Welcome to Margot Source your online source for Australian actress Margot Robbie. Margot is best known for her work in the hit tv show Neighbours and in other roles such as Suicide Squad portraying Harley Quinn.
The site aim is to update you with all the latest news, photos and media concerning Margot's career. Take a look around and enjoy your stay! If you have any questions, concerns or comments, then do not hesitate to get in touch with me.
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Bryan Cranston, Armie Hammer, Robert Pattinson, Diane Kruger, Margot Robbie and Octavia Spencer sat down before a studio audience for The Hollywood Reporter’s inaugural movie star summit about their craft, the cons of social media and how one ended up with a severed human foot.
After two decades of awards-season roundtables gathering Hollywood’s top creative talents for frank, funny and memorable conversations, THR this year decided to throw out the rule book for the final star-studded sit-down of 2017: Instead of splitting up male and female actors (as almost all honors do, from the industry-establishment Oscars to the indie-minded Spirit Awards), the Dec. 7 discussion at West Hollywood’s Quixote Studios was a co-ed affair. And instead of taking place in a clinically silent, closed studio environment, it was conducted before a live audience of Hollywood insiders who took in the proceedings with laughs (especially at 61-year-old Last Flag Flying star Bryan Cranston’s impish one-liners), sighs (at the cautiously hopeful comments about sexual harassment in Hollywood from In the Fade’s Diane Kruger, 41, and The Shape of Water’s Octavia Spencer, 47) and a few gasps (mostly to do with I, Tonya’s Margot Robbie, 27, and a severed foot — read on). These stars, together with Call Me by Your Name’s Armie Hammer, 31, and Good Time’s Robert Pattinson, 31, didn’t let the 200 people watching cramp their conversational style — they’re actors, after all — as they animated one of the most competitive awards seasons in memory with a lively back-and-forth about the craft that unites them and the kind of artists, leaders and mentors they want to be.

This is the first time THR has mixed male and female actors on the same roundtable. So what is an issue that you have always wanted to discuss with actors of the opposite sex?

BRYAN CRANSTON Have you worked with someone you’ve despised?

OCTAVIA SPENCER I have. But I was only on the set for one day so … (Laughter.)

ARMIE HAMMER ’Cause you got fired?

SPENCER When a person looks past you and doesn’t address you and they close the door in your face, it’s like, “I hate you with all of my heart.” And, you know, that person is a miserable person. Years later I met that person again.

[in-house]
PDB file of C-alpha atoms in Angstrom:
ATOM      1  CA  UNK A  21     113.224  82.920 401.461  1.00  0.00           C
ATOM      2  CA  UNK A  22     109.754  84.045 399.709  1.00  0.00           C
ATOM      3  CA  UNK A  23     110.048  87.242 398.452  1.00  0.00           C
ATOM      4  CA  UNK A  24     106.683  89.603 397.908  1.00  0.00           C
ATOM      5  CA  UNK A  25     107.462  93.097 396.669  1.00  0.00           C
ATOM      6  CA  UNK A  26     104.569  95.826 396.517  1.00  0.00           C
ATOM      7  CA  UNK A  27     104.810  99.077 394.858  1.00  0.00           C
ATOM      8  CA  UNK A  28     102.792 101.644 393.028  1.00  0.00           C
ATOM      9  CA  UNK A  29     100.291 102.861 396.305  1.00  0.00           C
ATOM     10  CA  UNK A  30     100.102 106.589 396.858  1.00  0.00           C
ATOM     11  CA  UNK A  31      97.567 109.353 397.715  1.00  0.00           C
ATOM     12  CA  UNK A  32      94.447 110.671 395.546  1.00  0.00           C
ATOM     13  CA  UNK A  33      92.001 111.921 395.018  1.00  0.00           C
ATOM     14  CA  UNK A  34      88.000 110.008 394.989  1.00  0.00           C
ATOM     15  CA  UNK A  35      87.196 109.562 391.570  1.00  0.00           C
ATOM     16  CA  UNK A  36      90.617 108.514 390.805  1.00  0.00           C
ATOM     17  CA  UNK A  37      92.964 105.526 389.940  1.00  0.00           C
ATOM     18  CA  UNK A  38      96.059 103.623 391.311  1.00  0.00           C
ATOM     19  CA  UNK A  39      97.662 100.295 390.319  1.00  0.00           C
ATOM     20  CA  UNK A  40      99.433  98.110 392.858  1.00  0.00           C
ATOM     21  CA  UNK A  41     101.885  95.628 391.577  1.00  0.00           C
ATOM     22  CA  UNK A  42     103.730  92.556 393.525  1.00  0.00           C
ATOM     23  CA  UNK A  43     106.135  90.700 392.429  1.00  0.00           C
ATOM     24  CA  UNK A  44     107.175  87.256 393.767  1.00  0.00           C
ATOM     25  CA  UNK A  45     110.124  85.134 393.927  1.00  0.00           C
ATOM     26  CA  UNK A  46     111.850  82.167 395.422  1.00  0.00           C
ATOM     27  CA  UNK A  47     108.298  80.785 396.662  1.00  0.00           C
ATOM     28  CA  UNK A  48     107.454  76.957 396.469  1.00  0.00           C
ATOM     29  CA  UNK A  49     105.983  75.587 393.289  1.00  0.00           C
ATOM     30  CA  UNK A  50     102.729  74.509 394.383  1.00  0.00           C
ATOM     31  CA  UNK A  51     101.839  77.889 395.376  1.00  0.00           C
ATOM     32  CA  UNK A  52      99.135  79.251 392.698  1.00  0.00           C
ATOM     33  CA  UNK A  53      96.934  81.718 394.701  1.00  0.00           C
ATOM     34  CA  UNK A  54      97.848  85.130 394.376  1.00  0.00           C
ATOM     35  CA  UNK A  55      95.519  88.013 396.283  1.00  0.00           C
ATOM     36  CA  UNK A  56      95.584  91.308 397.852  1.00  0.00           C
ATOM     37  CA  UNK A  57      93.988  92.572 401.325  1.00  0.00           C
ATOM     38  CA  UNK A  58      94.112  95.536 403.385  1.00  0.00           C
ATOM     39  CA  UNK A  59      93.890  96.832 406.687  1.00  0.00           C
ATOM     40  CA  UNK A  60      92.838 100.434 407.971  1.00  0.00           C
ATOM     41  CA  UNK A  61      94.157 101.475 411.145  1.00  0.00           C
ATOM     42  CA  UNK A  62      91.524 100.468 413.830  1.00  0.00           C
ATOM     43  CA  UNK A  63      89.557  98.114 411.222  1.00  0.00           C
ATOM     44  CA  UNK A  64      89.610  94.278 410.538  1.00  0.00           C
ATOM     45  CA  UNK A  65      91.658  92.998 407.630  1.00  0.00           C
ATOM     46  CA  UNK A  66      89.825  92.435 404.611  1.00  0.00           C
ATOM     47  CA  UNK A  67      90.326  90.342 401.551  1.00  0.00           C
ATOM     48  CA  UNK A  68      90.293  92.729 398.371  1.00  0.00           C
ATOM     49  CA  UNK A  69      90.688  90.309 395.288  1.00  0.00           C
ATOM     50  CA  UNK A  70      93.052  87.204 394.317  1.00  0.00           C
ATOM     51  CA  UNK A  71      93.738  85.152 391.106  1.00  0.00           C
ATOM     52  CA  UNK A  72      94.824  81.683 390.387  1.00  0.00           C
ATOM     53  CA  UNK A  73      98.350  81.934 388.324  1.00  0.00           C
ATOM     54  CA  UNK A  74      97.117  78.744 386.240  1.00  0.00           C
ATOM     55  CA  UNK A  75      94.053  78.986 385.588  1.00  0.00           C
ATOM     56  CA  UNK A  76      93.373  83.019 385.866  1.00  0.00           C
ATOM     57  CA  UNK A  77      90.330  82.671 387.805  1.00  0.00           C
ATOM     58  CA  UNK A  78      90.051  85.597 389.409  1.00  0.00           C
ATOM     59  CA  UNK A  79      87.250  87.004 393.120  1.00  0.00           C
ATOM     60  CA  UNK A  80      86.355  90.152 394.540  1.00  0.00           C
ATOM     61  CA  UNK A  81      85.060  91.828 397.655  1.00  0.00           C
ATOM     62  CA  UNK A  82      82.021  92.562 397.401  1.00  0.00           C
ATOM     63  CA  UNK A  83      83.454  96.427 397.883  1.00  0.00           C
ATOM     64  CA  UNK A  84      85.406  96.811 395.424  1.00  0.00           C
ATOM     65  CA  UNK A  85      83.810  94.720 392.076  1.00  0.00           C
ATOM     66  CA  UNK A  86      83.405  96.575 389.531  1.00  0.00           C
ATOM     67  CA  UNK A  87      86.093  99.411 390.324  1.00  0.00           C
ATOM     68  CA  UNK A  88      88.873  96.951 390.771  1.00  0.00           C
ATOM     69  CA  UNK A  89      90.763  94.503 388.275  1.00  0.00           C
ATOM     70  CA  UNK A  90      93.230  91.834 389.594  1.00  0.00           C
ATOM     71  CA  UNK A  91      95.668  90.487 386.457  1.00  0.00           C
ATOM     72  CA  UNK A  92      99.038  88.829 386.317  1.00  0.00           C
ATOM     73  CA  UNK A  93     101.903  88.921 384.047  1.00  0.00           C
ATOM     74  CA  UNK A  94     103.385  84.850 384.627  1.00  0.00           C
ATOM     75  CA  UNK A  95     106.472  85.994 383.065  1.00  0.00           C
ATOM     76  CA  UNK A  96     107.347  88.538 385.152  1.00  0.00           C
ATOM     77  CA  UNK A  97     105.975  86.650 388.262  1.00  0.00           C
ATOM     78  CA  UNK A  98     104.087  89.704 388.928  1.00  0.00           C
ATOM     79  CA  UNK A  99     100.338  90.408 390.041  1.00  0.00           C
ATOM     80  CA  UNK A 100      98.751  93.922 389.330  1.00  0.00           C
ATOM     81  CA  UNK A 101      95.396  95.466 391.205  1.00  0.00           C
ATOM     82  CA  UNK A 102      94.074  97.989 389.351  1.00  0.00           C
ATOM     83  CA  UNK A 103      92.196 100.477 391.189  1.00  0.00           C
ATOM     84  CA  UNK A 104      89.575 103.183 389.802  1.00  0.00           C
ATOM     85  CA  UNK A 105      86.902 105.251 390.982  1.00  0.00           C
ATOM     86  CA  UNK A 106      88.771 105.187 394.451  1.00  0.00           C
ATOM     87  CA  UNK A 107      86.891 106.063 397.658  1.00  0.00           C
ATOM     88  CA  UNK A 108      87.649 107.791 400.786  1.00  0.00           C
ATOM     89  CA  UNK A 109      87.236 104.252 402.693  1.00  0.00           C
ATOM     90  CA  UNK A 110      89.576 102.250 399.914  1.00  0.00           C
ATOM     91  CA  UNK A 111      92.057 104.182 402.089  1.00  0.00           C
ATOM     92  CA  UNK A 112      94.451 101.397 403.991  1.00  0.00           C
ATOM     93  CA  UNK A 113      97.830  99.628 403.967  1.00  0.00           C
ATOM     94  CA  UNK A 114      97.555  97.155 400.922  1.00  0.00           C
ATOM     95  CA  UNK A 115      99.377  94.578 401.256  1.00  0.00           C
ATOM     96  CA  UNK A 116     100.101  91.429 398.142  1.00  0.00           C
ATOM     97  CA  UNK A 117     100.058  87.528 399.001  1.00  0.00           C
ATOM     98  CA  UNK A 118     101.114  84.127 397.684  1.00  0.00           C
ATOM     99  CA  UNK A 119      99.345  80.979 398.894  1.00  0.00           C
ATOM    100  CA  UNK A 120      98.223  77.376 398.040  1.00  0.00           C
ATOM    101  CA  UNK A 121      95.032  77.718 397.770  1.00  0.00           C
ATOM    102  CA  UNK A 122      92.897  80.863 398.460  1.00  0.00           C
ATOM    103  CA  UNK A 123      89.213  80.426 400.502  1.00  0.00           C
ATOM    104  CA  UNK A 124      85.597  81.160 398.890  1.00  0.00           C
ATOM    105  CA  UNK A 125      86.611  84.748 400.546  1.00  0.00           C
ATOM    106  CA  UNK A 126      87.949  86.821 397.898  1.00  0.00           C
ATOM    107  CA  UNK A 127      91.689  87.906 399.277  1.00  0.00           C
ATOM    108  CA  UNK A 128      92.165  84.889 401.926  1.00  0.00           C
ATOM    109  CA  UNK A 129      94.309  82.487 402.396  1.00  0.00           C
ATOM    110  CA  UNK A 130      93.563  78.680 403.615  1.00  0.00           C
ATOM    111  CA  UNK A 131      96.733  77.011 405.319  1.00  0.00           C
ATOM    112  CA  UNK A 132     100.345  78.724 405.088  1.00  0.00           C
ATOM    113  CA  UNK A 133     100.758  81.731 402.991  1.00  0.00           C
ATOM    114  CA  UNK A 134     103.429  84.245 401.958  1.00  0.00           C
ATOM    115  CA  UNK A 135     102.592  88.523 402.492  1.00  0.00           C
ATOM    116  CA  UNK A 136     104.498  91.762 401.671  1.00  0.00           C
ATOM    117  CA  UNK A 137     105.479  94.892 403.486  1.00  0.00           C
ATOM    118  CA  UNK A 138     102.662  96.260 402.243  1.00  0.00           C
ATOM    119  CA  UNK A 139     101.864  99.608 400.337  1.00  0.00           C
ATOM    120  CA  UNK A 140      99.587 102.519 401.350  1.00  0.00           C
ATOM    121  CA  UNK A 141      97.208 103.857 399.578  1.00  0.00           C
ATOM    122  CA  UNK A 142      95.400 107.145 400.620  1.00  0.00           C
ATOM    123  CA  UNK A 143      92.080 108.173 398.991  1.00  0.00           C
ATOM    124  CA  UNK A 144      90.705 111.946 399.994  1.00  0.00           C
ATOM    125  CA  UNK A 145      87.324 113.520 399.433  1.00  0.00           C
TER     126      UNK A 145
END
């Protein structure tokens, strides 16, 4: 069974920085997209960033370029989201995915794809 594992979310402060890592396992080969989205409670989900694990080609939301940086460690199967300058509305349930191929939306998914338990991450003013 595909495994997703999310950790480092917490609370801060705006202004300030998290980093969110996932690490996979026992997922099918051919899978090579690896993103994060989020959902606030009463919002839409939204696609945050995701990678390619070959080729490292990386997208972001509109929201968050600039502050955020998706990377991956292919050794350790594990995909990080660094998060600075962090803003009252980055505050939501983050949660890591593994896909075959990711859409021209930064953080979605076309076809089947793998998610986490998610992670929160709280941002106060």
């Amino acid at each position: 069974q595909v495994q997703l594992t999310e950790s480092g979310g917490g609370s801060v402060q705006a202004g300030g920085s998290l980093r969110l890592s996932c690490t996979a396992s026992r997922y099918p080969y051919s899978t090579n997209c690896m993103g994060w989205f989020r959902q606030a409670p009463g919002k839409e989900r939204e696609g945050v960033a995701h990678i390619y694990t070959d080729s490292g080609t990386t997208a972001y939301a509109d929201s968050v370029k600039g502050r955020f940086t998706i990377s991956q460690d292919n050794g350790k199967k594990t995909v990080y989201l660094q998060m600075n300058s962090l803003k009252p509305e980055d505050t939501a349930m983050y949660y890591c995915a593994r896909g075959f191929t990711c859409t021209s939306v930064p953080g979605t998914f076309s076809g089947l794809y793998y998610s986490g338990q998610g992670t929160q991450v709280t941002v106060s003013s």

DIANE KRUGER Did you tell him?

SPENCER No. They literally walked up to me as if they had been kind, and I’m like, “No.”

MARGOT ROBBIE I normally avoid conflict at all costs. I haven’t worked with an actor whom I’ve despised, but I have worked with someone on the production side who — I didn’t appreciate the way they spoke about me in front of groups. It took me a couple of months, but I plucked up the courage and pulled him aside and said, “You’re discrediting what I do when you speak to me like that.” He was really great about it.

CRANSTON “And you’re fired.”

ROBBIE And I never worked again.

ROBERT PATTINSON It’s a weird thing because as soon as you have to be asserting yourself to a director, it kind of breaks the fourth wall. It’s not supposed to be you when you walk on to set. So I always try and avoid [conflict], and hopefully they’ll just see what they’re doing is wrong. (Pauses.) It never, ever, ever works. (Laughter.) It just gets worse and worse. But it completely throws me off if I have to say, “Hey, this is my process.” It’s like, I don’t know what my process is, there just needs to be some kind of understanding that you’re trying to do something good, you’re not just messing around.

CRANSTON You know, it’s not imperative that you get along with your co-stars; it’s like your in-laws — it just makes things easier. And so you make an effort to get to know them and to know how they work, because every actor works differently.

HAMMER The longer I do this, the more I find that’s just as pivotal a part of doing your job as having your lines down, knowing your character. Because you can have your process, but if you can’t fit your process into the organic process that is the project, then it doesn’t do you any good. You have to figure out how to do what you want to do while also not fucking up somebody else’s process.

Full interview: hollywoodreporter.com

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